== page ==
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Boundary Waters research attracts media attention

| Judy Berthiaume

A UW-Eau Claire research team’s discovery of microplastics in the Boundary Waters Canoe Area Wilderness in northern Minnesota has generated a lot of interest, with media from throughout the Midwest, as well as some national media, featuring their work.

Dr. Todd Wellnitz, professor of biology, and a team of student researchers found that microplastics have made their way into the Boundary Waters, a popular wilderness area in northern Minnesota.

Researchers found microplastics in earthworms, water and soil that they collected this summer from sites within the Boundary Waters, which is the most visited wilderness area in the United States.

Plastics that are less than five millimeters in length — about the size of a sesame seed — are known as microplastics. They can come from a variety of sources, including things like synthetic clothing, toothpaste and water bottles.

Significant research has been done on the presence of microplastics in oceans and rivers, but little has been done on plastics in freshwater lakes like those in the Boundary Waters, an area often described as being a pristine wilderness area.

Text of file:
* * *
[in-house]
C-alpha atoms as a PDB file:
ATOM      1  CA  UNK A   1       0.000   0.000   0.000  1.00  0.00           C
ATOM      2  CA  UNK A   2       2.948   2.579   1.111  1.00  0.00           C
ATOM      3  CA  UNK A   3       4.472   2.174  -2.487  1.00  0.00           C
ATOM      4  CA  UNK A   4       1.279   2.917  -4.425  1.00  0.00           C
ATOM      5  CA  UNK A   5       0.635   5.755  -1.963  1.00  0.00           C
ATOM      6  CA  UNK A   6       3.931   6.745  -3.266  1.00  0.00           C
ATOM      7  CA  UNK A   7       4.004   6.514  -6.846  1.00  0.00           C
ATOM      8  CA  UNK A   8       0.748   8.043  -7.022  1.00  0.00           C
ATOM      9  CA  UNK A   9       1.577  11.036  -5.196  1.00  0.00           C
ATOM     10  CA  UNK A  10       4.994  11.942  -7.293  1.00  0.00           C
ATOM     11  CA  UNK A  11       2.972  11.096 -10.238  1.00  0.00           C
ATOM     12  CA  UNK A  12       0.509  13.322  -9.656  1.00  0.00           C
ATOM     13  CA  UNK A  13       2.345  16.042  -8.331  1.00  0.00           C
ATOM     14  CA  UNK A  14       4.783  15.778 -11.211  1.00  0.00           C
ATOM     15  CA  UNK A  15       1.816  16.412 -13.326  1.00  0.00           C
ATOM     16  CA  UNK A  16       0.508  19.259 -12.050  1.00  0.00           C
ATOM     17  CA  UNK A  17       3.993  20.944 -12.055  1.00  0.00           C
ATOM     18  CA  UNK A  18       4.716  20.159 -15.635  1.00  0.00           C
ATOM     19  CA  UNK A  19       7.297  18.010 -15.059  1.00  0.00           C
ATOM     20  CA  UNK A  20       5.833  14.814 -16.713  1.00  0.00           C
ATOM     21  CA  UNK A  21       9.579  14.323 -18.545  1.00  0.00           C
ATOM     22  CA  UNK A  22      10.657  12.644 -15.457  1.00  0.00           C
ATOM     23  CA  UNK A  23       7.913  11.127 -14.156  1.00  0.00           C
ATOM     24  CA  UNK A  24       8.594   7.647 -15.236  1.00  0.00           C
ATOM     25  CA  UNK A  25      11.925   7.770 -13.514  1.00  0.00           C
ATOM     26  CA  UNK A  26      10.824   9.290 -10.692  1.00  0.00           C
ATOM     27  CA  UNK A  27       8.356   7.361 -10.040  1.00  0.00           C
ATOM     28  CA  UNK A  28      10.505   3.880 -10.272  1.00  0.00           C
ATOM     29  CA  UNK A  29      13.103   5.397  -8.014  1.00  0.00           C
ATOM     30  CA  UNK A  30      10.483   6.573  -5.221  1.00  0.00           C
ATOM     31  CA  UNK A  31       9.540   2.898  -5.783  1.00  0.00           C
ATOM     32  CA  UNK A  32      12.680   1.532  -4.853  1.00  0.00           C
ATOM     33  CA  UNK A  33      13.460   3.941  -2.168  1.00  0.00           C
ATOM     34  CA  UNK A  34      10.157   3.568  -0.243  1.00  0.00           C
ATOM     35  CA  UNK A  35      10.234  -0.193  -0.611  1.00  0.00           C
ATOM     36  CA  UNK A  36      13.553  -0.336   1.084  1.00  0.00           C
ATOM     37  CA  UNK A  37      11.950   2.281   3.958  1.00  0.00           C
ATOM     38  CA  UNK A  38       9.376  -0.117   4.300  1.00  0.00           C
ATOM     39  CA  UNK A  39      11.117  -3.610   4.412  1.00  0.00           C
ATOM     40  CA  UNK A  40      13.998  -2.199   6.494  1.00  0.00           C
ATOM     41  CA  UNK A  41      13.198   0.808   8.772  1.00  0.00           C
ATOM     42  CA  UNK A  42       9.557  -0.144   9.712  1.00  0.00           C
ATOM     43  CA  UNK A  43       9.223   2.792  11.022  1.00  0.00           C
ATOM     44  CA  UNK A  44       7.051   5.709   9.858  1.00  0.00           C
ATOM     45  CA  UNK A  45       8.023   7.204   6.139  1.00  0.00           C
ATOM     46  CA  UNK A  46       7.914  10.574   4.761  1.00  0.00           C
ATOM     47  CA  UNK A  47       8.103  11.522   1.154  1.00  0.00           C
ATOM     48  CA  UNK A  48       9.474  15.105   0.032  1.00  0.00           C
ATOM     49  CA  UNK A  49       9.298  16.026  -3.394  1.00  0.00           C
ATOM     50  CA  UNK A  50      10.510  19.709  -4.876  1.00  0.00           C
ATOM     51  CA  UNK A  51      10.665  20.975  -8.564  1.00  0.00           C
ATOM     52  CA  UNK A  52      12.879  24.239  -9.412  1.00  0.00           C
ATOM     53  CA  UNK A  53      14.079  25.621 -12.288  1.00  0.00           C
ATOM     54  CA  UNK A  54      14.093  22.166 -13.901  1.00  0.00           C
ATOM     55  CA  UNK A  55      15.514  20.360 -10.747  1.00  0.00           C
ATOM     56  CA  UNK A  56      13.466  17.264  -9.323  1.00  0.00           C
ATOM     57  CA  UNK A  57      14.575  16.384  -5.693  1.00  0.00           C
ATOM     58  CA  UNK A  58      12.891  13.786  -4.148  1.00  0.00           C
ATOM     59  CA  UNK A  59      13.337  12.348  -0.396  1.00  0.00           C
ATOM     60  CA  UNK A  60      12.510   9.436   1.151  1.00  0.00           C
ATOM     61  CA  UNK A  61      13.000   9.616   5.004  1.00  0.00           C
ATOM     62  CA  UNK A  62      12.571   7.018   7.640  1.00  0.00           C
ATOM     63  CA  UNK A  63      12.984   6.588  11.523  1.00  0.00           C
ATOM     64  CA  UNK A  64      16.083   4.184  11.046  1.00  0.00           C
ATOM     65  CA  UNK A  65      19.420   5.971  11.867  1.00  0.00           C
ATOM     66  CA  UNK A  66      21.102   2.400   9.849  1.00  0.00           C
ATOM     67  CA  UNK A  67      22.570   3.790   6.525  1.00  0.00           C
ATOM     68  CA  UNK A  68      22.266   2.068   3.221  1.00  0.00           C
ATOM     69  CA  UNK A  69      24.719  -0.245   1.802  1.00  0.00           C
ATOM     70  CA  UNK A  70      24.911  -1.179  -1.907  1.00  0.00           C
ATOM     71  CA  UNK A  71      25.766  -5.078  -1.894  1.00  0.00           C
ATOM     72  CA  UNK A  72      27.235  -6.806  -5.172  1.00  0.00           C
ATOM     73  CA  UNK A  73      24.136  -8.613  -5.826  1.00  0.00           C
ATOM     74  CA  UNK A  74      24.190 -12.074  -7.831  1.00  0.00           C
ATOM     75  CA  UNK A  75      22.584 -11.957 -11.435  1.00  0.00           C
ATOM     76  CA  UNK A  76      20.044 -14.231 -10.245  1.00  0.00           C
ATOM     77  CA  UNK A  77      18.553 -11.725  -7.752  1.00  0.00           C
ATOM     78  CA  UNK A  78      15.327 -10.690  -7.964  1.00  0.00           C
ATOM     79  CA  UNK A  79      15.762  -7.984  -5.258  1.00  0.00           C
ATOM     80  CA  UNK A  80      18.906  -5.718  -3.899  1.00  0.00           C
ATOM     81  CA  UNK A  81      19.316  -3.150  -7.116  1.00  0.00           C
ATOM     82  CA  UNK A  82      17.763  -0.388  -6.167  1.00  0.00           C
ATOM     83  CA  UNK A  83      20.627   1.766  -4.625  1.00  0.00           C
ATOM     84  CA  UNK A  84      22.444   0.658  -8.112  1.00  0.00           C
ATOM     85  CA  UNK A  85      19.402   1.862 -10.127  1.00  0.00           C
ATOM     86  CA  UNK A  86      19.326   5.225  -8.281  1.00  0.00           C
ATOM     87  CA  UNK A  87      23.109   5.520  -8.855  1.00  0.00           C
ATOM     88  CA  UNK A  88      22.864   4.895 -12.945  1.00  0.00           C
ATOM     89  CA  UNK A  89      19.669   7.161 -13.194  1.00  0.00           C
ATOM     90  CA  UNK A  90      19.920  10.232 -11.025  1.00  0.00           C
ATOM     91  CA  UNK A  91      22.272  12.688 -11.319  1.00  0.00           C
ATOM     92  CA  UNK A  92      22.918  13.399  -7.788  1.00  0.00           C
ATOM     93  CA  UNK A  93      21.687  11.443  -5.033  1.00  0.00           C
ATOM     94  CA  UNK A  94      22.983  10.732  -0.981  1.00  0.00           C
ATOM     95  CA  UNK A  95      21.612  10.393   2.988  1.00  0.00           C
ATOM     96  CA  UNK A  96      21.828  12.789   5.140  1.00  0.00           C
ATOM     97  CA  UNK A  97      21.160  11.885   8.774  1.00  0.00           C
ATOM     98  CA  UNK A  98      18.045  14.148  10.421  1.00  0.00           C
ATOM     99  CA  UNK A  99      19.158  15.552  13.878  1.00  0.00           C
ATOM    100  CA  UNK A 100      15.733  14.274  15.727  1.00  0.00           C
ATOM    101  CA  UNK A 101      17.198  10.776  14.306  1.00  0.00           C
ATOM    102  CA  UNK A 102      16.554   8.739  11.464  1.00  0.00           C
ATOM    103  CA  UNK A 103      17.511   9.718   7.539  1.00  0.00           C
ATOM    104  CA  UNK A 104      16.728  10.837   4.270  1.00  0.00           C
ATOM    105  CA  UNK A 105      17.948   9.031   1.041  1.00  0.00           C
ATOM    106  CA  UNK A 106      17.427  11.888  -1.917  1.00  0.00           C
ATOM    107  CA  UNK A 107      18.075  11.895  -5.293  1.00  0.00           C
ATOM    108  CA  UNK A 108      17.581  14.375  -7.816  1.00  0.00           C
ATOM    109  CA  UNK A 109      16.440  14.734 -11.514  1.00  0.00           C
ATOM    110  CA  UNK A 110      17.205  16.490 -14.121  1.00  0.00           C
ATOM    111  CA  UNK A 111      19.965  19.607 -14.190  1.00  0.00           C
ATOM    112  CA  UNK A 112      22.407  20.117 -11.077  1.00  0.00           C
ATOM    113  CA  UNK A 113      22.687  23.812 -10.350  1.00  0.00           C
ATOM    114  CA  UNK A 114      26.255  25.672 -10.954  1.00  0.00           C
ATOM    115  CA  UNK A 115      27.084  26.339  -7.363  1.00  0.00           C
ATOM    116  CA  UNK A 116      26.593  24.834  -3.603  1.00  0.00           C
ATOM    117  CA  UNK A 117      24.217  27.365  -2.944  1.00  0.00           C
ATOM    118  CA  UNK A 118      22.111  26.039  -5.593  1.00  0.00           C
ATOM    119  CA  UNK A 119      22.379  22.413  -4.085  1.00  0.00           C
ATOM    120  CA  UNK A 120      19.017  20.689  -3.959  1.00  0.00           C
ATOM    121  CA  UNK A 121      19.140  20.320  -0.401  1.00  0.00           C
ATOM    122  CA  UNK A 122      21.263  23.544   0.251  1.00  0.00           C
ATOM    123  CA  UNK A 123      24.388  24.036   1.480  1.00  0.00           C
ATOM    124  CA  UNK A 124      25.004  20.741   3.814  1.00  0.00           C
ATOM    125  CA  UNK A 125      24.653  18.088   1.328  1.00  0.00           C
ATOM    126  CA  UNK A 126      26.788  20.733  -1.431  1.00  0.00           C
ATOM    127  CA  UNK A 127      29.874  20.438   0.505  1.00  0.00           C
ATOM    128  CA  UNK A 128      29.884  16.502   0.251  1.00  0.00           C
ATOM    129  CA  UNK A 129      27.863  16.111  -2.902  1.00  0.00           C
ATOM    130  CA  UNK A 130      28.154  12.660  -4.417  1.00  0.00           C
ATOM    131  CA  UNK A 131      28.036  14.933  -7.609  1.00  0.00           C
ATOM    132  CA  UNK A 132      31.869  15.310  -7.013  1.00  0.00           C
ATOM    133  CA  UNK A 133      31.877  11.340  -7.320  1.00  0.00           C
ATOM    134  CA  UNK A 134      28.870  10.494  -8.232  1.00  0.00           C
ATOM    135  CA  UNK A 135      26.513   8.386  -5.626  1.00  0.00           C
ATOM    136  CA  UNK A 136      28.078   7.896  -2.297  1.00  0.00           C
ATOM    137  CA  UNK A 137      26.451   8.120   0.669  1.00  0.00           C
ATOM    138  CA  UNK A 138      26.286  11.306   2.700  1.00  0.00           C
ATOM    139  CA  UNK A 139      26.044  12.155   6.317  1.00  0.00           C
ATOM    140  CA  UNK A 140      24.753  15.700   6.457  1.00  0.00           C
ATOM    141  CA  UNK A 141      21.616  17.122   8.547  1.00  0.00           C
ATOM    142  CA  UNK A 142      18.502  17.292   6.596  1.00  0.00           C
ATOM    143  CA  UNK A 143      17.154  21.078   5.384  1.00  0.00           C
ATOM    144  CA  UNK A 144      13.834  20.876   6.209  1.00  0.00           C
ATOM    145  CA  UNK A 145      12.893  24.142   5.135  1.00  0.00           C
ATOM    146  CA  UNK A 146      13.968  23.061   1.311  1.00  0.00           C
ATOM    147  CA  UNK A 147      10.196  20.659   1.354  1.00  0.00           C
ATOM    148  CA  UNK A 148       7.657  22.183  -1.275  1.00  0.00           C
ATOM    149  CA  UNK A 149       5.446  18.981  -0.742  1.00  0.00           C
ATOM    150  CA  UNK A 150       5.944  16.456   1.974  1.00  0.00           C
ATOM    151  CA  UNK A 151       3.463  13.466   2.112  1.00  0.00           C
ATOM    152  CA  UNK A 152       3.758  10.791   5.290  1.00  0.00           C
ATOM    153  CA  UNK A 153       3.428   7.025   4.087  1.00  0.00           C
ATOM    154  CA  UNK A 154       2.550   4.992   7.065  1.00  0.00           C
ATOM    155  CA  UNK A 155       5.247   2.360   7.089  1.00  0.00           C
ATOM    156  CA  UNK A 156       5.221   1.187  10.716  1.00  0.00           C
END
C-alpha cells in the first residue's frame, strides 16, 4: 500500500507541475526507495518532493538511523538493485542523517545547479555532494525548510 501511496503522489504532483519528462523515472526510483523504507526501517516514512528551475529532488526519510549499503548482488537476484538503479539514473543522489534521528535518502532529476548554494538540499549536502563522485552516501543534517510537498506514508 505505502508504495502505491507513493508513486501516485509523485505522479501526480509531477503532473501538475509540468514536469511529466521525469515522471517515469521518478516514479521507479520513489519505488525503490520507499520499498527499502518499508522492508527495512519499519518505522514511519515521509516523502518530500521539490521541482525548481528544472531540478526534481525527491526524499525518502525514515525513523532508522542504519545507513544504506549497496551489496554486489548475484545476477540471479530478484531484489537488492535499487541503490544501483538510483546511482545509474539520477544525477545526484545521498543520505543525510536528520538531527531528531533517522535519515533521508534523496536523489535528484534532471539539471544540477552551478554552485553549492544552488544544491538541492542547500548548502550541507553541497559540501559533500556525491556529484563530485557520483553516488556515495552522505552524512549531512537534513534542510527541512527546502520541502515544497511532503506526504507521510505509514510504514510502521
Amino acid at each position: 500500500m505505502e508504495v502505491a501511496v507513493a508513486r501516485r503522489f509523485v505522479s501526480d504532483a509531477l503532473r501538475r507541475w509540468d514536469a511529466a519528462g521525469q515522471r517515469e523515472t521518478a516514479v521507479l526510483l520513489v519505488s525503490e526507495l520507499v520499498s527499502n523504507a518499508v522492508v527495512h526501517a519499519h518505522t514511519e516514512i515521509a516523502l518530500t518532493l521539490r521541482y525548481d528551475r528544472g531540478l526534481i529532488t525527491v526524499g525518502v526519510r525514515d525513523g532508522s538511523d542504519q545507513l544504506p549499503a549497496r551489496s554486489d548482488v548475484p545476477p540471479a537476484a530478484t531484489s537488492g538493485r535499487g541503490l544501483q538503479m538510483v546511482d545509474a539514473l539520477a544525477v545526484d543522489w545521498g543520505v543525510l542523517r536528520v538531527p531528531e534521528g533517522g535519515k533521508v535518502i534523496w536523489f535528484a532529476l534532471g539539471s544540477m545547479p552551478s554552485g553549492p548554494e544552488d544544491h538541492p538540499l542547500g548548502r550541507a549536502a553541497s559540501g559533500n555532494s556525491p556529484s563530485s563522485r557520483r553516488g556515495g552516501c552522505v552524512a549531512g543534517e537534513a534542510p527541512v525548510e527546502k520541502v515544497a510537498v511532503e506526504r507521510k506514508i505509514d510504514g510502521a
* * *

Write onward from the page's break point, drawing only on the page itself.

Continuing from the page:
Wellnitz believes his team’s research is the first of its kind in the Boundary Waters.

You can learn more about the UW-Eau Claire research here.

Examples of media coverage include:

Wisconsin Public Radio

WCCO in Minneapolis

U.S. News & World Report

Duluth News Tribune

Quetico Superior Wilderness News

National Public Radio tweeted a photo and link to the WPR story.

The Associated Press picked up and shared the story, which was then used in numerous media outlets.

Photo caption: UW-Eau Claire students Reed Kostelny (left) and Thomas Adams are part of a research team that found microplastics in earthworms, water and soil in the Boundary Waters.